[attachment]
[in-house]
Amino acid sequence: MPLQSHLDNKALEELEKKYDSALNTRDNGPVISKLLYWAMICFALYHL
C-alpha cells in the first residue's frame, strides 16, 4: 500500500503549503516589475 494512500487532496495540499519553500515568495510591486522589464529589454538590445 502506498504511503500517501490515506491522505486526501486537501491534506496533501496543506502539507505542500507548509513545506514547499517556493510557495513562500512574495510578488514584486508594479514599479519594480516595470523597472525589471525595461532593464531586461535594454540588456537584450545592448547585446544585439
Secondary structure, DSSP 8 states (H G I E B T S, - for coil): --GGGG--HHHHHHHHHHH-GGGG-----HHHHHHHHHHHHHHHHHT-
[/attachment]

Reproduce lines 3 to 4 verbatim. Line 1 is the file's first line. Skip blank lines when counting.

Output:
C-alpha cells in the first residue's frame, strides 16, 4: 500500500503549503516589475 494512500487532496495540499519553500515568495510591486522589464529589454538590445 502506498504511503500517501490515506491522505486526501486537501491534506496533501496543506502539507505542500507548509513545506514547499517556493510557495513562500512574495510578488514584486508594479514599479519594480516595470523597472525589471525595461532593464531586461535594454540588456537584450545592448547585446544585439
Secondary structure, DSSP 8 states (H G I E B T S, - for coil): --GGGG--HHHHHHHHHHH-GGGG-----HHHHHHHHHHHHHHHHHT-